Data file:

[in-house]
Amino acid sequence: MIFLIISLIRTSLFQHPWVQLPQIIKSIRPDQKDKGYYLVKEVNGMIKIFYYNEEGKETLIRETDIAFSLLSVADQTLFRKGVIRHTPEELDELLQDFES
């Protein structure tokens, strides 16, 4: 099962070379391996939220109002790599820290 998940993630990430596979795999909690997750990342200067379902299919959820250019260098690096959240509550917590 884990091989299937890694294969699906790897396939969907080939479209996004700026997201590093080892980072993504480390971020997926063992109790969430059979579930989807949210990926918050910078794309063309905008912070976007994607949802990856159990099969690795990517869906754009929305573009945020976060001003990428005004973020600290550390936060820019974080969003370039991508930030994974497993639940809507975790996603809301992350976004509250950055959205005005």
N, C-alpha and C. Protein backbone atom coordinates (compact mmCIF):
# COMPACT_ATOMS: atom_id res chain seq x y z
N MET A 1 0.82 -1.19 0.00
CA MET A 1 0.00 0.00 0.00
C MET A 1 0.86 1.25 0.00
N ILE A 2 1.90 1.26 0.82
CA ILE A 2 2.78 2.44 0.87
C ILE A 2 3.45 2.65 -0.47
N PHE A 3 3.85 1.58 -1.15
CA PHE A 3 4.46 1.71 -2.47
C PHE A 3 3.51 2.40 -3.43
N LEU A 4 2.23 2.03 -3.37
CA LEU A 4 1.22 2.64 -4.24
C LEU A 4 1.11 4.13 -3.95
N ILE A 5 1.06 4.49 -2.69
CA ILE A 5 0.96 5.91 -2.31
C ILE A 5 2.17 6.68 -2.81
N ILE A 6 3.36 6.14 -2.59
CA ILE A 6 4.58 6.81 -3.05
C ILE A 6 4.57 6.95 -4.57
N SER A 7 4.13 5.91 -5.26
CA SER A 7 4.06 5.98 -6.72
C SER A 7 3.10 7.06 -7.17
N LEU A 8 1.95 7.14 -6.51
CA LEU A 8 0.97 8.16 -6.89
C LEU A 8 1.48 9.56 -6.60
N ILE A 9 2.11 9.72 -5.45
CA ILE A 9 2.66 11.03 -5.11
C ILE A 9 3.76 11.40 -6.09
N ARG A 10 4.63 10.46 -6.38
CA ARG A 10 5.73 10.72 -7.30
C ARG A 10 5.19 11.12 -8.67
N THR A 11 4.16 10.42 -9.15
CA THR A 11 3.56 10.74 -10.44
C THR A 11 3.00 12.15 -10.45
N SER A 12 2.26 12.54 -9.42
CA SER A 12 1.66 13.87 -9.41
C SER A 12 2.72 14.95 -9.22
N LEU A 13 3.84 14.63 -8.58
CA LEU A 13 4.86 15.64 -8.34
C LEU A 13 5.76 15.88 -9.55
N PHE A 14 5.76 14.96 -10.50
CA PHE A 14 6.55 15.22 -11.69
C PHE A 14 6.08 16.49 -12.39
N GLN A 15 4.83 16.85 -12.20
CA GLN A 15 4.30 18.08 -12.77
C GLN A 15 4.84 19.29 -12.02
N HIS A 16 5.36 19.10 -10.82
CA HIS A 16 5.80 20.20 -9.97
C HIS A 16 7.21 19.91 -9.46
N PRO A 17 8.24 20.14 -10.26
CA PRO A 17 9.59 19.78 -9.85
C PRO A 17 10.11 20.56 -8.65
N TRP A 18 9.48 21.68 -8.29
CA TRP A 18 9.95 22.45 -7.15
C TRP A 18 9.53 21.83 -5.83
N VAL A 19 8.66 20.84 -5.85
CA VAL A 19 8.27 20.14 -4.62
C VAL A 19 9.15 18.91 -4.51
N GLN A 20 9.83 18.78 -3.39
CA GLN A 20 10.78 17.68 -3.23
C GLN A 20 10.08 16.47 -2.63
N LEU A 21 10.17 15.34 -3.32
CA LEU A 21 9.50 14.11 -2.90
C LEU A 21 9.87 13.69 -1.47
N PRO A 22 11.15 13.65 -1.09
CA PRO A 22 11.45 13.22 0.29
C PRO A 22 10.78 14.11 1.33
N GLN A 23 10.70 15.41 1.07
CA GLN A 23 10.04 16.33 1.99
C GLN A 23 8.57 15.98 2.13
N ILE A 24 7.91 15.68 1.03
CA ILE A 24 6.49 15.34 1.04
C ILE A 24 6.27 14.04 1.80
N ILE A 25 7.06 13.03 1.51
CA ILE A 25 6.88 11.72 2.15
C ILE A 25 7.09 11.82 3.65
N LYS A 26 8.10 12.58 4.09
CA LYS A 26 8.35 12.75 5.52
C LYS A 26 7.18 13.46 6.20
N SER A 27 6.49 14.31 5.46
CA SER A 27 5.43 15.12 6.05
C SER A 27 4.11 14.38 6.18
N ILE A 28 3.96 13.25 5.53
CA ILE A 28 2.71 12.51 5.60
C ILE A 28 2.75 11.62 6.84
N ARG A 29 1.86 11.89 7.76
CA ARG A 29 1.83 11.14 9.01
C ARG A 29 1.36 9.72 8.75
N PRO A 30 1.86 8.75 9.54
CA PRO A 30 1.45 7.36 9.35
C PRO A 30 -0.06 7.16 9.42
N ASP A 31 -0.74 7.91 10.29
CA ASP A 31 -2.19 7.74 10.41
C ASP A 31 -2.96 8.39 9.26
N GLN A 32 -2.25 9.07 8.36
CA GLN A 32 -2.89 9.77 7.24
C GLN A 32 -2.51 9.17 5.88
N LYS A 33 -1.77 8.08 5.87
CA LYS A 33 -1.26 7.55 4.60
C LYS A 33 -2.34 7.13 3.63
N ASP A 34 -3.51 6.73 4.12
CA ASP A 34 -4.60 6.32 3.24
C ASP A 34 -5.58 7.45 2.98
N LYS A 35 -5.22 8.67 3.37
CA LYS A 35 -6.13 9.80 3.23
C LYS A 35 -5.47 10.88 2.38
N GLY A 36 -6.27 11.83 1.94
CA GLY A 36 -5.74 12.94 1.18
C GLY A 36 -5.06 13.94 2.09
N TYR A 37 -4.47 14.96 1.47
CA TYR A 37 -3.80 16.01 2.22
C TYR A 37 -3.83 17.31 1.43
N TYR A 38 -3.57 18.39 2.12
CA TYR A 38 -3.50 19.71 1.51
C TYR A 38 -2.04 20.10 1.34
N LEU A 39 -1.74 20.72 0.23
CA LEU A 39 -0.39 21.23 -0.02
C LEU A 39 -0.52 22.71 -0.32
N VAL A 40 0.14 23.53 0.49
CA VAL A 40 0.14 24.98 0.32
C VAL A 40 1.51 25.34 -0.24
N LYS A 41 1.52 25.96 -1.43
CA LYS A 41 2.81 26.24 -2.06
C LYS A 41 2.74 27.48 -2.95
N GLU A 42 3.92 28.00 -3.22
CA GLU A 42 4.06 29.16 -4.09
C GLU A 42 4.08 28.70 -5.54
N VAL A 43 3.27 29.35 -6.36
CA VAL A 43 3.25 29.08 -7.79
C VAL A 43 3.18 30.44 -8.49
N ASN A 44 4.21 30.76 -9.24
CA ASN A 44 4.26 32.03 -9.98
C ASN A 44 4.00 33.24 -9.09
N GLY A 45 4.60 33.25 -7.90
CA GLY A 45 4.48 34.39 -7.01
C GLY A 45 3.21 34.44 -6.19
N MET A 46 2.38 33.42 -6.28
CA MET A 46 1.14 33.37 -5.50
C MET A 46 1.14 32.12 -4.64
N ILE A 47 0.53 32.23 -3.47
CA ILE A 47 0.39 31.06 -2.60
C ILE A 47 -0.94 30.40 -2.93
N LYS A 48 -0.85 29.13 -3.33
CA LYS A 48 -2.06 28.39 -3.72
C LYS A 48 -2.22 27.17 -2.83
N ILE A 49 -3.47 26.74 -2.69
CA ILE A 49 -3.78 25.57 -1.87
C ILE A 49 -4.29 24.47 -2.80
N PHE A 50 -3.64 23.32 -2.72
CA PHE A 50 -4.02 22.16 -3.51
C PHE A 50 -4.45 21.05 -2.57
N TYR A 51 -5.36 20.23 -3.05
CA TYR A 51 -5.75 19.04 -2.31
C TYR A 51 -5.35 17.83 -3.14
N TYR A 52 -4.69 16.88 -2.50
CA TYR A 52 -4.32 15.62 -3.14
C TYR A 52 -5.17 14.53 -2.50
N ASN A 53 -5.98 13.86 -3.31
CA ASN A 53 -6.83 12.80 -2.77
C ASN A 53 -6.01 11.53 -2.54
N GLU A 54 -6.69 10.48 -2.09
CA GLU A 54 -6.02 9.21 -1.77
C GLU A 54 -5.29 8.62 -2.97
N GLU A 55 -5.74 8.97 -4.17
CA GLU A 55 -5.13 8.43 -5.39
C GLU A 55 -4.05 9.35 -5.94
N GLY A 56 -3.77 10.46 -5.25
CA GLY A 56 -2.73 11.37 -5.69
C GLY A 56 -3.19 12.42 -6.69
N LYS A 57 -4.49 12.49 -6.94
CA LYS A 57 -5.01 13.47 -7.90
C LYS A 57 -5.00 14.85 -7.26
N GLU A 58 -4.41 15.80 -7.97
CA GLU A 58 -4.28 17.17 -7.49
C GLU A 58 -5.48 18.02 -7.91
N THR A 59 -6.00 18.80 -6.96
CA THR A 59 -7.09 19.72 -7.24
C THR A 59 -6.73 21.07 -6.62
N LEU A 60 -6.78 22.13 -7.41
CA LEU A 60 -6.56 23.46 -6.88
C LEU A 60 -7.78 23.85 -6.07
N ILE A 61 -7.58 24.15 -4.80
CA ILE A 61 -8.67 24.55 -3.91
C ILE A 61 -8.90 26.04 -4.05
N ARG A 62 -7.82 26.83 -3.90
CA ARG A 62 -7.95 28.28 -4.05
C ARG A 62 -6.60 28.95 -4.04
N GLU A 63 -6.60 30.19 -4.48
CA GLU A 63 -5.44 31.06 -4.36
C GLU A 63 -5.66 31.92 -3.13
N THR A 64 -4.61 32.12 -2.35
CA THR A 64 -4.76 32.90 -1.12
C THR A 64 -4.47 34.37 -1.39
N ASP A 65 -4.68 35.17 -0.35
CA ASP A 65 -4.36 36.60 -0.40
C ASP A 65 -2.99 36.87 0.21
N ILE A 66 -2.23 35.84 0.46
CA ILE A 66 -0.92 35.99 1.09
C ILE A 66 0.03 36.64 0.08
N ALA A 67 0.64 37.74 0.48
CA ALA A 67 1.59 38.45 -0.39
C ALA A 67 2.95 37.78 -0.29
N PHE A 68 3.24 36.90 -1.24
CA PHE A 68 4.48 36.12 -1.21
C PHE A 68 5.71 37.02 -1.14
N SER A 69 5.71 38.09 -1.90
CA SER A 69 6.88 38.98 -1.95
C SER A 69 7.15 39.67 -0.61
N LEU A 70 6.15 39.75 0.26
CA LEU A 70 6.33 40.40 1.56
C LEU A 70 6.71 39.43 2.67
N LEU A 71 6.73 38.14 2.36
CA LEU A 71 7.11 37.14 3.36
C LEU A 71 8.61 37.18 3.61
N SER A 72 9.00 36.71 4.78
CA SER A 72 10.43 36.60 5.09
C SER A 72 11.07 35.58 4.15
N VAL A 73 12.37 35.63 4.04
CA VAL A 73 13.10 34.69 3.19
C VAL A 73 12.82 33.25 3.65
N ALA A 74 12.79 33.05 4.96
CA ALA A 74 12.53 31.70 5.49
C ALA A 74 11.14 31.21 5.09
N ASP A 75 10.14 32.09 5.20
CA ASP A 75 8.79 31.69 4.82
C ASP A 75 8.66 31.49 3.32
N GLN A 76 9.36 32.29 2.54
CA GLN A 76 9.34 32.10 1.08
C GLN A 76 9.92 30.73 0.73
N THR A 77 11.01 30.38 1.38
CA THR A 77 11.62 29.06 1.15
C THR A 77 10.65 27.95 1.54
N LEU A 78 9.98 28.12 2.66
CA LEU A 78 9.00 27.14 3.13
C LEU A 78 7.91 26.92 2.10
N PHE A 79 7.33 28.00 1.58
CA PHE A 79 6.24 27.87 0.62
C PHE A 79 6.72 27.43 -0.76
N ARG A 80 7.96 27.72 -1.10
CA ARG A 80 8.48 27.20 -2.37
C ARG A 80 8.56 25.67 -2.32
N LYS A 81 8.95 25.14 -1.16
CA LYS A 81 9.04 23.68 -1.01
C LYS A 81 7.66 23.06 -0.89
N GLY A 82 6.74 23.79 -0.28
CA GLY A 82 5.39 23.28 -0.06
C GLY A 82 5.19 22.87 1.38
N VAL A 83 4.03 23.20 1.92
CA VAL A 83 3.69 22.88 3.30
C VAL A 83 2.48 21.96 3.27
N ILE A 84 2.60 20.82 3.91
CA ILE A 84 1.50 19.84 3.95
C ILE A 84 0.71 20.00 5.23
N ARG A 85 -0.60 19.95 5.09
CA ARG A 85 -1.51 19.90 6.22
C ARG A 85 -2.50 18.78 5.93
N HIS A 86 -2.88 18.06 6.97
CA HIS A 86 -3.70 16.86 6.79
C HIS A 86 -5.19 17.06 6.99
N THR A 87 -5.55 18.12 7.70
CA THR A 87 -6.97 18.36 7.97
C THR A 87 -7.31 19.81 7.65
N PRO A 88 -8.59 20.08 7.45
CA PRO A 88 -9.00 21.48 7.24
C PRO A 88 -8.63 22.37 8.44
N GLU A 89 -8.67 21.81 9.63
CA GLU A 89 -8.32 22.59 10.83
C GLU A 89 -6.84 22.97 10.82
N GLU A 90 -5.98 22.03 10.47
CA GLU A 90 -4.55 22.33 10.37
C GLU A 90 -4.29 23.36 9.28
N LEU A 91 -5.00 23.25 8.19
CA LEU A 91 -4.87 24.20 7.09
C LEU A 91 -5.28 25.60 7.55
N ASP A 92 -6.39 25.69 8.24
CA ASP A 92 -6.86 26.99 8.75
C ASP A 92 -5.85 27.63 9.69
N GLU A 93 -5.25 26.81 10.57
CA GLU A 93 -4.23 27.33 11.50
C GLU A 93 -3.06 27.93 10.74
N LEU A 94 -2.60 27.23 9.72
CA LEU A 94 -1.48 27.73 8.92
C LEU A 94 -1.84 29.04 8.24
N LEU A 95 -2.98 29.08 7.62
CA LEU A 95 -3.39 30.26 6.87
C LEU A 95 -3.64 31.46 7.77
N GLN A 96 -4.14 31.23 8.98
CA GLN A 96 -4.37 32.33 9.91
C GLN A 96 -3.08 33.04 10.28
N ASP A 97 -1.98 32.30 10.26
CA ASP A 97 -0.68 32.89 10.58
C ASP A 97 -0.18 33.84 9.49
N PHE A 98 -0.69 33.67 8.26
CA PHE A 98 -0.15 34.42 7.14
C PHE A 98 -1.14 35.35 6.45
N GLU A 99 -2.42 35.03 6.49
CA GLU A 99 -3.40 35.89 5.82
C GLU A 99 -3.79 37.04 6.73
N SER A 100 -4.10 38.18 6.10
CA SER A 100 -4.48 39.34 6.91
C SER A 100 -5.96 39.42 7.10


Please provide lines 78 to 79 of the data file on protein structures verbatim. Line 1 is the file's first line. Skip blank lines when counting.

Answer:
N ILE A 25 7.06 13.03 1.51
CA ILE A 25 6.88 11.72 2.15